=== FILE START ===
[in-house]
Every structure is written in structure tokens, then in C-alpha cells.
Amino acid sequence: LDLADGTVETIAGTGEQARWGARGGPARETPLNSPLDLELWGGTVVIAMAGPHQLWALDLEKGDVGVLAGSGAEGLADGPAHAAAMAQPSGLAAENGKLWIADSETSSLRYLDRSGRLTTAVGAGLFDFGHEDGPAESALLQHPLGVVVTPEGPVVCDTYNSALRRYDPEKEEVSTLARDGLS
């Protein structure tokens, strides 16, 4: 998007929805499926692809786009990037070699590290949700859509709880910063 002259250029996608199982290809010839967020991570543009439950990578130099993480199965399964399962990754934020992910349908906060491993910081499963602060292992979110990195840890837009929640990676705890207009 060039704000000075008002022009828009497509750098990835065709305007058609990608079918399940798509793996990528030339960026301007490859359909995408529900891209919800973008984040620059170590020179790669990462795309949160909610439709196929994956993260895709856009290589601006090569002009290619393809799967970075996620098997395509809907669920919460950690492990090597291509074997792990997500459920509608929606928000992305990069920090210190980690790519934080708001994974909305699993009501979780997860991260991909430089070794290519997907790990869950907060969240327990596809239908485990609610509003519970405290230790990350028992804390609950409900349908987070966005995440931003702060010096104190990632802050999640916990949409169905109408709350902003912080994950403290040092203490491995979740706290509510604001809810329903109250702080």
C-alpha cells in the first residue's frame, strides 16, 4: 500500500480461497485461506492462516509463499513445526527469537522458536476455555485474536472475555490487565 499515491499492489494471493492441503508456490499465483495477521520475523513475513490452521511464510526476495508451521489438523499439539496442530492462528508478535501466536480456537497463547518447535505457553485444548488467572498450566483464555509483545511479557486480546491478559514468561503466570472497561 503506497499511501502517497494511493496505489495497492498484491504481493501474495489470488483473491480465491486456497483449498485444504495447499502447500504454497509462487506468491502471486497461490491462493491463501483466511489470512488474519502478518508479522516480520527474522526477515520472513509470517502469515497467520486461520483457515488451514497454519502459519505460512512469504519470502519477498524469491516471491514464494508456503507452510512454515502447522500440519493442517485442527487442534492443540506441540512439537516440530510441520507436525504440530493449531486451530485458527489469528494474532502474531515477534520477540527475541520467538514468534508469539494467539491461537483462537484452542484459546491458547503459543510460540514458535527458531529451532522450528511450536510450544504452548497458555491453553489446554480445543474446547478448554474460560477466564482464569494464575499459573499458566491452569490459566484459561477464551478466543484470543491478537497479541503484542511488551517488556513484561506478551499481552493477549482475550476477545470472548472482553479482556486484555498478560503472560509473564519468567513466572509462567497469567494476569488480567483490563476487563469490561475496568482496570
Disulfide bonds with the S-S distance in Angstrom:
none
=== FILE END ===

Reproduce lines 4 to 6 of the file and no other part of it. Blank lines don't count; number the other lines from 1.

């Protein structure tokens, strides 16, 4: 998007929805499926692809786009990037070699590290949700859509709880910063 002259250029996608199982290809010839967020991570543009439950990578130099993480199965399964399962990754934020992910349908906060491993910081499963602060292992979110990195840890837009929640990676705890207009 060039704000000075008002022009828009497509750098990835065709305007058609990608079918399940798509793996990528030339960026301007490859359909995408529900891209919800973008984040620059170590020179790669990462795309949160909610439709196929994956993260895709856009290589601006090569002009290619393809799967970075996620098997395509809907669920919460950690492990090597291509074997792990997500459920509608929606928000992305990069920090210190980690790519934080708001994974909305699993009501979780997860991260991909430089070794290519997907790990869950907060969240327990596809239908485990609610509003519970405290230790990350028992804390609950409900349908987070966005995440931003702060010096104190990632802050999640916990949409169905109408709350902003912080994950403290040092203490491995979740706290509510604001809810329903109250702080």
C-alpha cells in the first residue's frame, strides 16, 4: 500500500480461497485461506492462516509463499513445526527469537522458536476455555485474536472475555490487565 499515491499492489494471493492441503508456490499465483495477521520475523513475513490452521511464510526476495508451521489438523499439539496442530492462528508478535501466536480456537497463547518447535505457553485444548488467572498450566483464555509483545511479557486480546491478559514468561503466570472497561 503506497499511501502517497494511493496505489495497492498484491504481493501474495489470488483473491480465491486456497483449498485444504495447499502447500504454497509462487506468491502471486497461490491462493491463501483466511489470512488474519502478518508479522516480520527474522526477515520472513509470517502469515497467520486461520483457515488451514497454519502459519505460512512469504519470502519477498524469491516471491514464494508456503507452510512454515502447522500440519493442517485442527487442534492443540506441540512439537516440530510441520507436525504440530493449531486451530485458527489469528494474532502474531515477534520477540527475541520467538514468534508469539494467539491461537483462537484452542484459546491458547503459543510460540514458535527458531529451532522450528511450536510450544504452548497458555491453553489446554480445543474446547478448554474460560477466564482464569494464575499459573499458566491452569490459566484459561477464551478466543484470543491478537497479541503484542511488551517488556513484561506478551499481552493477549482475550476477545470472548472482553479482556486484555498478560503472560509473564519468567513466572509462567497469567494476569488480567483490563476487563469490561475496568482496570
Disulfide bonds with the S-S distance in Angstrom: